The Yazoo Backwater Pumps Project is politics, says Rep. Bennie Thompson (D-Bolton), and people who would depend on the project to control flooding might want to look at alternatives. Thompson said he is a supporter of the project, which was vetoed during the George W. Bush administration, but indicated that political plays and negotiations are always a possibility that could sideline the pumps again.
"One of the big challenges is the last estimate was $500 million," he said. "That has to be put into the mix with everything else. I will continue to fight for it. I will continue to advocate for it. But, I think we ought to talk about what all the options are that could conceivably be on the table."
Click The Video Above to Listen to the Full Audio Of Thompson's Take on the Pumps
The project, which was conceived in the 1940s, has over 20 counterparts in the lower Mississippi basin, which have been in operation for the past 30 to 50 years. Flooding along the Mississippi, and consequently the Yazoo River and associated rivers and tributaries, led to renewed calls for the completion of the project.
Thompson blamed the Bush administration for the project having been stalled before.
"The Bush administration vetoed it. We'll try it again. We really had it pretty much funded. But, it just didn't happen. We'll try to continue to advocate for it. It's politics. A lot of people were supporting the Trump administration and they lost. So, now they're gonna have to support the Biden effort to get it through."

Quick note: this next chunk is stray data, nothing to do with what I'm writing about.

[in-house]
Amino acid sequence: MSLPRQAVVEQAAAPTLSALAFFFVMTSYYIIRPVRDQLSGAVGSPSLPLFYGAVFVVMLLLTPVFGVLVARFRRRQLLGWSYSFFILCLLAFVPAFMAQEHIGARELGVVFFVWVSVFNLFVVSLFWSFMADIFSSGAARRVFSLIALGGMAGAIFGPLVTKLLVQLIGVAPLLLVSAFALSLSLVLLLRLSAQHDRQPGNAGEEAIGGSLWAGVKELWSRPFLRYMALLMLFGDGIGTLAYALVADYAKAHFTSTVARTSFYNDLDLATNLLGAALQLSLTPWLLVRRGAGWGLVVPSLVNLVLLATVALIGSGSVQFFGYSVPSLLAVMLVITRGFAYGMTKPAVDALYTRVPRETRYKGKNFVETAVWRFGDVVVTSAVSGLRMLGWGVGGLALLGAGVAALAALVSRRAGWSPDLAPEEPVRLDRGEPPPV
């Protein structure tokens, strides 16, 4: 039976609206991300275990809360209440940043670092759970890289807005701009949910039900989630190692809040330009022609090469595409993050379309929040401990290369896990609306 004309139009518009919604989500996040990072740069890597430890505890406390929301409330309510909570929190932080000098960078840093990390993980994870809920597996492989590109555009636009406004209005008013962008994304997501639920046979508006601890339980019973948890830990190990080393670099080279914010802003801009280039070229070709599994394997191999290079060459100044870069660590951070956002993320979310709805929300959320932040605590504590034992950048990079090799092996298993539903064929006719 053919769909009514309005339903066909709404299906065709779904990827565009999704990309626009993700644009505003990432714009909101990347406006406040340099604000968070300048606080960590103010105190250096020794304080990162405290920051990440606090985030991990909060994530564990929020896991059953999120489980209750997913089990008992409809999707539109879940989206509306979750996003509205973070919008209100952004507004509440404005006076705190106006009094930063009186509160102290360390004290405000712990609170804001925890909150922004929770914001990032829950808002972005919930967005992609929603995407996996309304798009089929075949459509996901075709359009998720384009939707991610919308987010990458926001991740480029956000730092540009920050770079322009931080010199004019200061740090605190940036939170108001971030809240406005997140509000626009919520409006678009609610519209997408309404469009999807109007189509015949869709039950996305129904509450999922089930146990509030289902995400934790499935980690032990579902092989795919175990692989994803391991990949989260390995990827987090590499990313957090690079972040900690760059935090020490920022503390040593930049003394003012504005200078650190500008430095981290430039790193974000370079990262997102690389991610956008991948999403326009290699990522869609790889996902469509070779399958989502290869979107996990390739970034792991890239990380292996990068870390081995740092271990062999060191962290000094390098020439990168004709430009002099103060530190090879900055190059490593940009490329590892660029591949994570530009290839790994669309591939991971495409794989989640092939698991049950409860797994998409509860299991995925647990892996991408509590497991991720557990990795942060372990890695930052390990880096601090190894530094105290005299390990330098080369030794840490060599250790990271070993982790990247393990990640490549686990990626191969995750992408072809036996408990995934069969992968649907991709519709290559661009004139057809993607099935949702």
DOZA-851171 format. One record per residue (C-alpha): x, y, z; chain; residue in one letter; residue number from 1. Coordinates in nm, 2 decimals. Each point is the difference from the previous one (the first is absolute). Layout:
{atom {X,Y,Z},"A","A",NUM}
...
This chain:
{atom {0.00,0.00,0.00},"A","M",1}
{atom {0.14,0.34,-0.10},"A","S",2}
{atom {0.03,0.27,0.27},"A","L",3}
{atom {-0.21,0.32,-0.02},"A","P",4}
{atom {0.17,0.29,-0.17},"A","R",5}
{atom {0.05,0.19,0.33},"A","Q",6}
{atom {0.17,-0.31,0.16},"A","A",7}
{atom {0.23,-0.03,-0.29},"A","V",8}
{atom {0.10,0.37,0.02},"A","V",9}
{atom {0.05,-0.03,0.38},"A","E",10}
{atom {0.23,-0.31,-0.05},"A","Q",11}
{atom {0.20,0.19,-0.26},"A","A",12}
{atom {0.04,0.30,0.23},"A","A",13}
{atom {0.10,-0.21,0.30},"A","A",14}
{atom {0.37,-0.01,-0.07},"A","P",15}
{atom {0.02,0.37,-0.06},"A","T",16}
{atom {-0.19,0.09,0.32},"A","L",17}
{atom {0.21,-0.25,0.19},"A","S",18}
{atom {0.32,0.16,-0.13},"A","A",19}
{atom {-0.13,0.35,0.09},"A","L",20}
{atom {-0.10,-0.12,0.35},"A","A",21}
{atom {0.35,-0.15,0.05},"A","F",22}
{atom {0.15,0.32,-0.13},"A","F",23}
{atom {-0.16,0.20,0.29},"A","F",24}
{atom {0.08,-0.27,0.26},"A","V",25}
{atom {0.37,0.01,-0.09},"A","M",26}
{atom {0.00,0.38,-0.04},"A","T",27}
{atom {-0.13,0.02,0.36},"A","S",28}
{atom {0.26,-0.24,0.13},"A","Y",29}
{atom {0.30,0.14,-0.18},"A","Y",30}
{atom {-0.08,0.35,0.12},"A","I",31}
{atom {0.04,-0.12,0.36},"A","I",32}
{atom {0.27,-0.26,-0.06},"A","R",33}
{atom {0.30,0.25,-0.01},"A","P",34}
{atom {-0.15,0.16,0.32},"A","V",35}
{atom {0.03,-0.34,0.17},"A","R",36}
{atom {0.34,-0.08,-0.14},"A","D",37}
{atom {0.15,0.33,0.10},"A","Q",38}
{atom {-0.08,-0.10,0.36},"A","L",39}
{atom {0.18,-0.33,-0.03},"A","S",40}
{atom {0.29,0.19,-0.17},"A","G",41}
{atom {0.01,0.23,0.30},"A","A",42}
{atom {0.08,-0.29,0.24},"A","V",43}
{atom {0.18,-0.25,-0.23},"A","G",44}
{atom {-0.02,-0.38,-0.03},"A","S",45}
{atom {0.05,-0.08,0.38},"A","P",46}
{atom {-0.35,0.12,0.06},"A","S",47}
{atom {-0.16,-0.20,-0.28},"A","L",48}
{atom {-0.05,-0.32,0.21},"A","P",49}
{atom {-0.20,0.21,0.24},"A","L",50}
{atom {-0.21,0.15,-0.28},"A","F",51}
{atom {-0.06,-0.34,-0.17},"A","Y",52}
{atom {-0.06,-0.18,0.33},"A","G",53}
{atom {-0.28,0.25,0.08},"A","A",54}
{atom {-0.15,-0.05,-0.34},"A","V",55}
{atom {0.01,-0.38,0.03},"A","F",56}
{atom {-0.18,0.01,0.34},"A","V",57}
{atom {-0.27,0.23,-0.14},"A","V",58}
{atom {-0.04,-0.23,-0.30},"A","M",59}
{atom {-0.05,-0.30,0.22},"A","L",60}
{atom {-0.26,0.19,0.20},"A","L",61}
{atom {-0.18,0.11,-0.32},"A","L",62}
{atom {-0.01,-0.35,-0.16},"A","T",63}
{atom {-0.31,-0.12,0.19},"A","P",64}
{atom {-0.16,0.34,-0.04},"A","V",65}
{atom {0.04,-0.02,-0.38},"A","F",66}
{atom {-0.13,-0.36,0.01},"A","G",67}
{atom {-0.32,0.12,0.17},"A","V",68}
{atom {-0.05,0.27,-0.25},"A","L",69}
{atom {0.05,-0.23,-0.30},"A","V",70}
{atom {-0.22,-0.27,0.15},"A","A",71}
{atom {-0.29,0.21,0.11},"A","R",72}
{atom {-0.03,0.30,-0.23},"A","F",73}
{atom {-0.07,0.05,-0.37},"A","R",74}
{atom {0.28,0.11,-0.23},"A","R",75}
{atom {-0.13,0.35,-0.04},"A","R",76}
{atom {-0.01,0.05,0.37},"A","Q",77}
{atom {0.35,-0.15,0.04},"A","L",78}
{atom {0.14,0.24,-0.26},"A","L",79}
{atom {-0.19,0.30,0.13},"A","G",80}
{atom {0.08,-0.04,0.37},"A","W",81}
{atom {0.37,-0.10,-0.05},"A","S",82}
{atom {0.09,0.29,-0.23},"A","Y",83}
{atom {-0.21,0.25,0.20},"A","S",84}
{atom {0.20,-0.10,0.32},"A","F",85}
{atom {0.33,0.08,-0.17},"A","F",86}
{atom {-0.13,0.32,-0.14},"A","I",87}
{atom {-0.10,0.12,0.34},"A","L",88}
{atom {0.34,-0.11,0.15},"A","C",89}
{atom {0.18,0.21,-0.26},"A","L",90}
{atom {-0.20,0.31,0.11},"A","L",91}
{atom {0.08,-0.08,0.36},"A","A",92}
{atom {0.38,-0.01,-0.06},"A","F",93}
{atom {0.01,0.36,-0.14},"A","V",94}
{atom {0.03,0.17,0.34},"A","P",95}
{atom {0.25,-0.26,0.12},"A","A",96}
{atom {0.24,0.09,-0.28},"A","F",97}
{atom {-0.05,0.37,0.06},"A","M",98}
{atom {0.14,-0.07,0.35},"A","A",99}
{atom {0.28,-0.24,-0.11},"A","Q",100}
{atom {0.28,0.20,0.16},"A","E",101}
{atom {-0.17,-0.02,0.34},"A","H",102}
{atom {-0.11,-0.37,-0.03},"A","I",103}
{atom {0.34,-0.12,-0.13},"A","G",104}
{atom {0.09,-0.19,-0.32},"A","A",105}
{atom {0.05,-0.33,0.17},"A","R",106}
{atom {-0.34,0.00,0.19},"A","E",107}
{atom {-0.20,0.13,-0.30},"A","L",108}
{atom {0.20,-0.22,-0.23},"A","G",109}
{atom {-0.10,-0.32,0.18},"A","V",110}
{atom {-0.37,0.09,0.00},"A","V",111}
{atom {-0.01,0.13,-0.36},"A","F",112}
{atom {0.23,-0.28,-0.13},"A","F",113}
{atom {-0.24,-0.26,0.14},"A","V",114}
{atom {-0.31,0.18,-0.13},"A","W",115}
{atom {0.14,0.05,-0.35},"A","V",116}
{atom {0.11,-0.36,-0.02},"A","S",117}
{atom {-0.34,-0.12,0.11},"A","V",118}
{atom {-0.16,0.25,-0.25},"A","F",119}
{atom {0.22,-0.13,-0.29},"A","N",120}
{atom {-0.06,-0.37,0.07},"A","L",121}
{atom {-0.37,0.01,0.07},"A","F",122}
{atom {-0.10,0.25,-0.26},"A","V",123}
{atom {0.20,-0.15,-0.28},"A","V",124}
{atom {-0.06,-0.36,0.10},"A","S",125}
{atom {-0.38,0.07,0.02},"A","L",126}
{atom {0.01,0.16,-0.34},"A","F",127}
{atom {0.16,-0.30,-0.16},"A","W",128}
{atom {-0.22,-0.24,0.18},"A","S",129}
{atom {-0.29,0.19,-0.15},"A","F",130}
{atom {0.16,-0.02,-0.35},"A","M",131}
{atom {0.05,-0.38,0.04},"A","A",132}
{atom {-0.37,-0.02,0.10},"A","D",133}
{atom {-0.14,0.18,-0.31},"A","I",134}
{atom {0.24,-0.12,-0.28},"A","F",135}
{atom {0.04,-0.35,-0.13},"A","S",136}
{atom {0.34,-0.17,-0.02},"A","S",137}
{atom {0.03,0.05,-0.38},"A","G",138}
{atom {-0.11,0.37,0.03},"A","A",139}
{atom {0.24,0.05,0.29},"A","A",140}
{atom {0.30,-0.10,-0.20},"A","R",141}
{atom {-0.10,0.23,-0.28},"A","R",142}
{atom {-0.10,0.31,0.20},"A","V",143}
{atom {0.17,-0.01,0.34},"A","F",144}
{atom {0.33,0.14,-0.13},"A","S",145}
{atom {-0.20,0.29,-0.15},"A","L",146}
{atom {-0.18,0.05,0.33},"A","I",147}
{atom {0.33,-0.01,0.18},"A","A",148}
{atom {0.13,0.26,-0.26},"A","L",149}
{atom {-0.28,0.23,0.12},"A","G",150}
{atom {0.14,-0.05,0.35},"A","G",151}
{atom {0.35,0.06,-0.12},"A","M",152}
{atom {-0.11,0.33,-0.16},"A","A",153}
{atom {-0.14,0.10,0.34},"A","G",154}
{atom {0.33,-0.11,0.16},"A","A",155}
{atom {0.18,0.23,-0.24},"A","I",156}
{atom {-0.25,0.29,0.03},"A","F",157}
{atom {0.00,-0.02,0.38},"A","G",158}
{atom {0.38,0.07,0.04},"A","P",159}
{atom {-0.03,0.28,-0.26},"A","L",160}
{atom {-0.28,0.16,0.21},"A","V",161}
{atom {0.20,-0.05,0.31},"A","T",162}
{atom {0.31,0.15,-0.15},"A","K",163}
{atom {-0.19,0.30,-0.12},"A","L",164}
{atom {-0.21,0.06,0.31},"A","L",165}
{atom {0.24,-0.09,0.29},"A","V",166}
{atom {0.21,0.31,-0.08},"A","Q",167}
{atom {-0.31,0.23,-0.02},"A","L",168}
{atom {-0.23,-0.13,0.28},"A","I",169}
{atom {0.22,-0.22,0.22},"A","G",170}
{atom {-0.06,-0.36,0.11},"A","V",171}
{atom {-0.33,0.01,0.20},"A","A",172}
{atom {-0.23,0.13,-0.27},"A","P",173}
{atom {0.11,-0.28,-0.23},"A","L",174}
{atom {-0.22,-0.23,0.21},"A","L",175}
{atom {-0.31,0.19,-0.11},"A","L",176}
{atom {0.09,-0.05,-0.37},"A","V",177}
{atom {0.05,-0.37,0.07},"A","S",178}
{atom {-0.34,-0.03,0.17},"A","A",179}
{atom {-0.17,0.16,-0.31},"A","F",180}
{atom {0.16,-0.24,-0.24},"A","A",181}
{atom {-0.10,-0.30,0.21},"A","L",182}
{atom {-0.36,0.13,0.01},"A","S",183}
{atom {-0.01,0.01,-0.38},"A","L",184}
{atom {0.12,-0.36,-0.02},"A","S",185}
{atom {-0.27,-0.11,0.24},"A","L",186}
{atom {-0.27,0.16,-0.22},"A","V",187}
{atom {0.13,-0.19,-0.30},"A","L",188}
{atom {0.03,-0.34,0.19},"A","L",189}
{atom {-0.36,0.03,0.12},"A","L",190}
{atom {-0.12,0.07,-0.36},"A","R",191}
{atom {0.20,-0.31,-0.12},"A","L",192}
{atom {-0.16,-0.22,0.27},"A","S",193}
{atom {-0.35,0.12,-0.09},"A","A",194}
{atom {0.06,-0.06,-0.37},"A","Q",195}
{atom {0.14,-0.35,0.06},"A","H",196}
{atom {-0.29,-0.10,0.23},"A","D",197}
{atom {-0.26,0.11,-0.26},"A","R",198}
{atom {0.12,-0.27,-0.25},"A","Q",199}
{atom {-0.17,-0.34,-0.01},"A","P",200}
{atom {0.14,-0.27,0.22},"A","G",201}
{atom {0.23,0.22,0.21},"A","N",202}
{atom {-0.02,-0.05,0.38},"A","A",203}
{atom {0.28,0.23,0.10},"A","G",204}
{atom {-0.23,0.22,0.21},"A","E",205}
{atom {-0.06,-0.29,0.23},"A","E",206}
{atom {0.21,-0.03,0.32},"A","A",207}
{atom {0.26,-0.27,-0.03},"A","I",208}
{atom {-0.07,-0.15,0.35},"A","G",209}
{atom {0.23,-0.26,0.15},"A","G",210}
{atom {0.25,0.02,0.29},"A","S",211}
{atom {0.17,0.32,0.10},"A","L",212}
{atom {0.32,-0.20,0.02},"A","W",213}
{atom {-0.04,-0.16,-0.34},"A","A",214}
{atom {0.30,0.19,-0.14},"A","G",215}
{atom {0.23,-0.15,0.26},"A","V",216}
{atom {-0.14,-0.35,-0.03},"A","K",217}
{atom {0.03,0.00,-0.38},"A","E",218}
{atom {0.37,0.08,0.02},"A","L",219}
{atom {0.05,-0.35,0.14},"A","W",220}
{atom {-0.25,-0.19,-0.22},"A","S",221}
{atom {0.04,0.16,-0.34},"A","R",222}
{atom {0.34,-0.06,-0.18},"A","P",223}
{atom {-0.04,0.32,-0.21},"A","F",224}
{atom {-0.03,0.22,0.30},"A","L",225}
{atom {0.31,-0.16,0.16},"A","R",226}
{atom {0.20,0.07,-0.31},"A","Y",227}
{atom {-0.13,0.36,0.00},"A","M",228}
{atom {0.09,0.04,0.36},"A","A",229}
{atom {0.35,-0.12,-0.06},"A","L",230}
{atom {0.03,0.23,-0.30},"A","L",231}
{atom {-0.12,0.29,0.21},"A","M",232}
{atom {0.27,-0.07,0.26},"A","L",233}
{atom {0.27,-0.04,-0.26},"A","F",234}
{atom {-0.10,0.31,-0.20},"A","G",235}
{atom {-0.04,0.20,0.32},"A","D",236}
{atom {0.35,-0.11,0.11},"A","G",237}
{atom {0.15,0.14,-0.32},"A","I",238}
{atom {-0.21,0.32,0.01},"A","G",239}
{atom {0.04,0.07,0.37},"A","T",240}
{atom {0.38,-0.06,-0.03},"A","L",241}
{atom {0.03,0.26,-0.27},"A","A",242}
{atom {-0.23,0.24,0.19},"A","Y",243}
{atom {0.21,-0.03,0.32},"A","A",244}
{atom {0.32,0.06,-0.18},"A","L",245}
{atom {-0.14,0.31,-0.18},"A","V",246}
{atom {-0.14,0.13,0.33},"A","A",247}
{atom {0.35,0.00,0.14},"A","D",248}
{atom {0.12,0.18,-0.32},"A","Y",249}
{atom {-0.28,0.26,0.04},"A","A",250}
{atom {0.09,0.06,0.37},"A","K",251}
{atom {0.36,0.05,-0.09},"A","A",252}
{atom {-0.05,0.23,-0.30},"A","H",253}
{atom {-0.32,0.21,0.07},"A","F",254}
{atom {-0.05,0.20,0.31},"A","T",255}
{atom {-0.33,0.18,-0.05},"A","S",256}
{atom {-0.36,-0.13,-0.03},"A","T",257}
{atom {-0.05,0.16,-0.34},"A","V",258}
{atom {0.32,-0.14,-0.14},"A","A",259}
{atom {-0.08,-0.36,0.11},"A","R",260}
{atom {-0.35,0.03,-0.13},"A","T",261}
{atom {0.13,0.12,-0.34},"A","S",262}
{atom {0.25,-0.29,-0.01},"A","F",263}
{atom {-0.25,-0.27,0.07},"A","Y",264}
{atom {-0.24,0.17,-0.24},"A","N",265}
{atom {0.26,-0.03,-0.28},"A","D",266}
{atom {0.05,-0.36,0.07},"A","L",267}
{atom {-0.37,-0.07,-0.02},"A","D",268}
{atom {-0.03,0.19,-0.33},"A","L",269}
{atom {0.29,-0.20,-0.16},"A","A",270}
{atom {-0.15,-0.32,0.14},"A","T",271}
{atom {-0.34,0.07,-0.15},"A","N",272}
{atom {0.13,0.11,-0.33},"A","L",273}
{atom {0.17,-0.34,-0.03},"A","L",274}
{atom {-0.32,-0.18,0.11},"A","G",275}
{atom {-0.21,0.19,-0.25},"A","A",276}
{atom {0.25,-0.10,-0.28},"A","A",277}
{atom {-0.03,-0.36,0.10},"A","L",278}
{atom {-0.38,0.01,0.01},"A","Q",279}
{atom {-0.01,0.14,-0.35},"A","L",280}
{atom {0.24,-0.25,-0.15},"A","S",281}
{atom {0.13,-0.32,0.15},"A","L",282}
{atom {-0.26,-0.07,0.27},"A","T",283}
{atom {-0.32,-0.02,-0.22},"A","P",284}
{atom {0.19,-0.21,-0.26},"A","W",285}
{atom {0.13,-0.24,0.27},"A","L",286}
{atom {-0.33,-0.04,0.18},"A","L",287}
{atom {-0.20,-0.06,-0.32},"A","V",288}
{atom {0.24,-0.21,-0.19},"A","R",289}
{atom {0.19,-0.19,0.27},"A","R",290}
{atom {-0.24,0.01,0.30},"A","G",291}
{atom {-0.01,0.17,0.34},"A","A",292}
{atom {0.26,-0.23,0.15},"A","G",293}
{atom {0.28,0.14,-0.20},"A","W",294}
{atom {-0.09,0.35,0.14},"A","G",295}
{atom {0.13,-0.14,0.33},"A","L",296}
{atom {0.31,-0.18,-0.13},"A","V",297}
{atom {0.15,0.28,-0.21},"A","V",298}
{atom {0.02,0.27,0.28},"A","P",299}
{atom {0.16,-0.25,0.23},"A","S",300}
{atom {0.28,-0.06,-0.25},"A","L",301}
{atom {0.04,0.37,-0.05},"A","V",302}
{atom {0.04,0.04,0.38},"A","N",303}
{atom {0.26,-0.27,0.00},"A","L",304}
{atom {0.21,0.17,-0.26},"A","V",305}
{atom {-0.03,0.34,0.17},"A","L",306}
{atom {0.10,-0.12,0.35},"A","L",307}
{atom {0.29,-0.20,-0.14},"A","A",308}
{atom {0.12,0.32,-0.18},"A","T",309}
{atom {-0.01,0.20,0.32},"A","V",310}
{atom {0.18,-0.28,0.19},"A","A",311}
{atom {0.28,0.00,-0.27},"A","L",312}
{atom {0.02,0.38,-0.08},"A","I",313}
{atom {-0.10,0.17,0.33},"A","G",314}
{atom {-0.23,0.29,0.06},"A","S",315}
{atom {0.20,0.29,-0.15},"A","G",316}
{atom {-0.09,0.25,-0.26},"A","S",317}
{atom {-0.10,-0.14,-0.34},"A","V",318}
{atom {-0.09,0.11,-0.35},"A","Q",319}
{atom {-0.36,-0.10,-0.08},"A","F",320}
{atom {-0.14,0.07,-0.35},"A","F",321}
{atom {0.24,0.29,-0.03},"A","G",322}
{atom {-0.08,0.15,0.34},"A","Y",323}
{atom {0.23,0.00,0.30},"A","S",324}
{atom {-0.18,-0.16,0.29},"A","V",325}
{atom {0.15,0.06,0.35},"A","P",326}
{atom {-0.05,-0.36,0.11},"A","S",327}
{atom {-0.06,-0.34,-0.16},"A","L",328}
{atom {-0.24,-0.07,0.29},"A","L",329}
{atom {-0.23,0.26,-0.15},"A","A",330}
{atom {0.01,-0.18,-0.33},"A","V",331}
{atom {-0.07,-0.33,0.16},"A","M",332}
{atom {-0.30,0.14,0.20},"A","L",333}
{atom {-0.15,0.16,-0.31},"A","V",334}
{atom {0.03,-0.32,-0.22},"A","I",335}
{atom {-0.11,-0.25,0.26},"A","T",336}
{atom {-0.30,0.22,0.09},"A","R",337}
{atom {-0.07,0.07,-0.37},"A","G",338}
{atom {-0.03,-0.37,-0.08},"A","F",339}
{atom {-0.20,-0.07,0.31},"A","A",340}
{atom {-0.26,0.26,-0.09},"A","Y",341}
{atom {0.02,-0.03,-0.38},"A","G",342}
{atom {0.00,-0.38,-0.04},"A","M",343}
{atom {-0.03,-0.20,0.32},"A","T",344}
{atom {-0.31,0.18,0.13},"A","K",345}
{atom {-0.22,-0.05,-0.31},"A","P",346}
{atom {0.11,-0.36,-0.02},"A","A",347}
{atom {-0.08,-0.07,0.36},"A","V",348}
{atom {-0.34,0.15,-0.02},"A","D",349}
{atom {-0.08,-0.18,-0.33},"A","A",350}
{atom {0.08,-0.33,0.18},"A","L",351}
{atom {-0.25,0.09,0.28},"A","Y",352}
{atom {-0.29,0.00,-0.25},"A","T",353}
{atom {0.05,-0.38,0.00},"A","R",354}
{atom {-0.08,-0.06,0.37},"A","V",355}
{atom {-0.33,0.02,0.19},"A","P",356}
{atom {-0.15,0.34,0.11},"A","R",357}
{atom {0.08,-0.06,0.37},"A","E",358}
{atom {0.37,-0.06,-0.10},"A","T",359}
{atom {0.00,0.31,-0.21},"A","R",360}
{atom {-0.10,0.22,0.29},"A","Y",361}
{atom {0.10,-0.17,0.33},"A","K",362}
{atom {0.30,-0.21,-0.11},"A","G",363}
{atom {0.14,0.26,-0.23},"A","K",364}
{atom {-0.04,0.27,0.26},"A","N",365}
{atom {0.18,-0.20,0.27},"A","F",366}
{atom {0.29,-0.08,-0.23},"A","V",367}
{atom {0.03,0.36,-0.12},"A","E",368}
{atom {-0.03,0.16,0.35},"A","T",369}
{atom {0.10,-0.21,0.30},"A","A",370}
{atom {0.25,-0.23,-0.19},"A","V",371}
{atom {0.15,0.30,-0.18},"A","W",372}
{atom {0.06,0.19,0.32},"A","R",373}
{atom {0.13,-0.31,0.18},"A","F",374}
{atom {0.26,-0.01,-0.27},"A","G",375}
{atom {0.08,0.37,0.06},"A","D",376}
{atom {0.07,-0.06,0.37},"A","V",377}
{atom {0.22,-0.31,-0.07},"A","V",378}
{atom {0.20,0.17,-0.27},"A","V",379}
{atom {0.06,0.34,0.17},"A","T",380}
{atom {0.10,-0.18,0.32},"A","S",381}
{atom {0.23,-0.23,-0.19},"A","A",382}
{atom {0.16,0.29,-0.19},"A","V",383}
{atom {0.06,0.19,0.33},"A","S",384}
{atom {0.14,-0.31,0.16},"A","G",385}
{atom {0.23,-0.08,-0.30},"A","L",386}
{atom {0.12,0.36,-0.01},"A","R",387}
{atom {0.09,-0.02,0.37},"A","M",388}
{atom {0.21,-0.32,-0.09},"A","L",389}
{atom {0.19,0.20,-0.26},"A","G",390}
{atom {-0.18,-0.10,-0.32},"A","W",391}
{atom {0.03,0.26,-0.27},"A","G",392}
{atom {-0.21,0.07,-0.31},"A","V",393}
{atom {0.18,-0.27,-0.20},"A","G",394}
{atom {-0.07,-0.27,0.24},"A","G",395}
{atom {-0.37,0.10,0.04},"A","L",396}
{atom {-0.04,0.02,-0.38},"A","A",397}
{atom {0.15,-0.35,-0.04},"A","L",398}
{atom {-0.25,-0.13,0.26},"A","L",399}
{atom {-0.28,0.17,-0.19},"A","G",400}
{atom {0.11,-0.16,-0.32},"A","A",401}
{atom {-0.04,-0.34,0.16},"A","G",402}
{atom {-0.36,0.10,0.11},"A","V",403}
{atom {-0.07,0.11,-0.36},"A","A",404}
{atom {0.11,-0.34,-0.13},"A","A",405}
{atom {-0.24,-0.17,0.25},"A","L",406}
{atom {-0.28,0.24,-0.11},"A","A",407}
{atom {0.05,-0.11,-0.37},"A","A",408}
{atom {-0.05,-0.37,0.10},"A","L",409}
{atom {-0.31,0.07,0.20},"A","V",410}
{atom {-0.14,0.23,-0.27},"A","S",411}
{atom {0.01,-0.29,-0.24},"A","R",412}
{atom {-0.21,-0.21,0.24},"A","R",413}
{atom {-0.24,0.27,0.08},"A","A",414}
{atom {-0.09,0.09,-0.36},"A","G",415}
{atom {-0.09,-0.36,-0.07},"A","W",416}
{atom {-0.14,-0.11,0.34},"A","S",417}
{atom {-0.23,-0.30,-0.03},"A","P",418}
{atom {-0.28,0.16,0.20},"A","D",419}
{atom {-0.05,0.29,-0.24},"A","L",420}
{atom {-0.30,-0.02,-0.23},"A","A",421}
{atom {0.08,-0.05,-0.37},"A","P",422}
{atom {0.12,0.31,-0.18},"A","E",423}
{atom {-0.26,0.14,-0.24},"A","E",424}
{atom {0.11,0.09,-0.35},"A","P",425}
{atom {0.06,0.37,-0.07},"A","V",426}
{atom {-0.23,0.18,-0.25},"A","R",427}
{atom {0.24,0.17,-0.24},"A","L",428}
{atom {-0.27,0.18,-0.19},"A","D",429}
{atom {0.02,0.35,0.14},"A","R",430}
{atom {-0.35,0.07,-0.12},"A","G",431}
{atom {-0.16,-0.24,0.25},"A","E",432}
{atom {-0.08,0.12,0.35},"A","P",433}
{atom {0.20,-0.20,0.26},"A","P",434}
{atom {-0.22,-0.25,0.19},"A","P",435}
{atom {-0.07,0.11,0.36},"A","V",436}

Thompson said that he won't sugar coat it, and called it "a challenge" repeatedly. He said the EPA has signed off on the project, despite objections from some environmental groups, like The Sierra Club, who claim the pumps would drain wetlands and would clear the way for aggressive farming.
"With everybody working together, we've got a good chance to craft a solution. I'm looking for a solution to the flooding."
Thompson said he is also working to encourage the Mississippi legislature to accept Medicaid expansion, and billions of dollars that he believes could keep some Delta hospitals out of bankruptcy.
"The money comes with no strings attached," said Thompson. He cited other states that have used the money in different ways, but said he believes the Republican-controlled state House and Senate, should consider the financial disposition of all of the state's hospitals.
"I want Mississippi to accept the Medicaid expansion dollars so the hospital in Kosciusko won't struggle as hard as it is, hospitals in LeFlore County and Coahoma County won't struggle as hard as they are because rural hospitals have a tough time making ends meet. The Affordable Care Act puts resources there, but the state has to accept them."
While the federal money may come with no strings attached, the state would be required to put up matching money to help fund new insurance coverage for as many as 220,000 people, a move rejected by two Republican administrations.
Thompson has no power in the state legislature, and did not specify how he might encourage legislators to take up a bill to expand the program.
Thompson also said he is supporting an infrastructure bill in the new administration, to help modernize Mississippi's roads and expand broadband. He's also active in promoting legislation to expand forgiveness of student loans, which he said would make it easier for highly qualified people to afford to stay and work in Mississippi after they graduate.